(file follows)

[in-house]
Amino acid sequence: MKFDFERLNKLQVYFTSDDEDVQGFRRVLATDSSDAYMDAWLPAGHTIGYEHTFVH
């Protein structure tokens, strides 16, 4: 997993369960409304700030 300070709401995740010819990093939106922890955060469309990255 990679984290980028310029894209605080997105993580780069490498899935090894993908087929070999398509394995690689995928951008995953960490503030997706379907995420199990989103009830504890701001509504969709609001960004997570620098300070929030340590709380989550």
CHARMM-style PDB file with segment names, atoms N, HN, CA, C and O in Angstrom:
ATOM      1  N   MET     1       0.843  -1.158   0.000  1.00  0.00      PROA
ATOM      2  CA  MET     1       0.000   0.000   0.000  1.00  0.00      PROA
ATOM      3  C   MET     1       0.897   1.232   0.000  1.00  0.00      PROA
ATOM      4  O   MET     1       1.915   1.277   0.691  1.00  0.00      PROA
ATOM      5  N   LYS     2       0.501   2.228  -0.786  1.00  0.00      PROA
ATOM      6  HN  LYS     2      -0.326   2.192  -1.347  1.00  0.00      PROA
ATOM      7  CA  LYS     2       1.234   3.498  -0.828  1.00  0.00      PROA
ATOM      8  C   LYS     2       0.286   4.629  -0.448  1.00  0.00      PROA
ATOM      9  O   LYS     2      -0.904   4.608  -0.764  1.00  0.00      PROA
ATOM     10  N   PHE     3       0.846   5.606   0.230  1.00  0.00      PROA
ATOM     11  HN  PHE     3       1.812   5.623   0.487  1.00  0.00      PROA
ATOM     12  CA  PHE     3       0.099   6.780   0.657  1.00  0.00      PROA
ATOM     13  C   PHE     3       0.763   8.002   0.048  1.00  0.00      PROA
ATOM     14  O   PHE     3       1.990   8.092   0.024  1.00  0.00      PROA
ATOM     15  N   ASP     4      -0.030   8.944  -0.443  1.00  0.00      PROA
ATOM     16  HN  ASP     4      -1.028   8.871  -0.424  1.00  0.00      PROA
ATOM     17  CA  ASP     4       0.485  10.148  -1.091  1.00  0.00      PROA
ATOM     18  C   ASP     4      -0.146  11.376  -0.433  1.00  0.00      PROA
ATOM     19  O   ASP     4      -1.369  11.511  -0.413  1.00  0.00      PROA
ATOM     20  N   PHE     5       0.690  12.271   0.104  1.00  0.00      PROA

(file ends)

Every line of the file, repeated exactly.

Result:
[in-house]
Amino acid sequence: MKFDFERLNKLQVYFTSDDEDVQGFRRVLATDSSDAYMDAWLPAGHTIGYEHTFVH
């Protein structure tokens, strides 16, 4: 997993369960409304700030 300070709401995740010819990093939106922890955060469309990255 990679984290980028310029894209605080997105993580780069490498899935090894993908087929070999398509394995690689995928951008995953960490503030997706379907995420199990989103009830504890701001509504969709609001960004997570620098300070929030340590709380989550």
CHARMM-style PDB file with segment names, atoms N, HN, CA, C and O in Angstrom:
ATOM      1  N   MET     1       0.843  -1.158   0.000  1.00  0.00      PROA
ATOM      2  CA  MET     1       0.000   0.000   0.000  1.00  0.00      PROA
ATOM      3  C   MET     1       0.897   1.232   0.000  1.00  0.00      PROA
ATOM      4  O   MET     1       1.915   1.277   0.691  1.00  0.00      PROA
ATOM      5  N   LYS     2       0.501   2.228  -0.786  1.00  0.00      PROA
ATOM      6  HN  LYS     2      -0.326   2.192  -1.347  1.00  0.00      PROA
ATOM      7  CA  LYS     2       1.234   3.498  -0.828  1.00  0.00      PROA
ATOM      8  C   LYS     2       0.286   4.629  -0.448  1.00  0.00      PROA
ATOM      9  O   LYS     2      -0.904   4.608  -0.764  1.00  0.00      PROA
ATOM     10  N   PHE     3       0.846   5.606   0.230  1.00  0.00      PROA
ATOM     11  HN  PHE     3       1.812   5.623   0.487  1.00  0.00      PROA
ATOM     12  CA  PHE     3       0.099   6.780   0.657  1.00  0.00      PROA
ATOM     13  C   PHE     3       0.763   8.002   0.048  1.00  0.00      PROA
ATOM     14  O   PHE     3       1.990   8.092   0.024  1.00  0.00      PROA
ATOM     15  N   ASP     4      -0.030   8.944  -0.443  1.00  0.00      PROA
ATOM     16  HN  ASP     4      -1.028   8.871  -0.424  1.00  0.00      PROA
ATOM     17  CA  ASP     4       0.485  10.148  -1.091  1.00  0.00      PROA
ATOM     18  C   ASP     4      -0.146  11.376  -0.433  1.00  0.00      PROA
ATOM     19  O   ASP     4      -1.369  11.511  -0.413  1.00  0.00      PROA
ATOM     20  N   PHE     5       0.690  12.271   0.104  1.00  0.00      PROA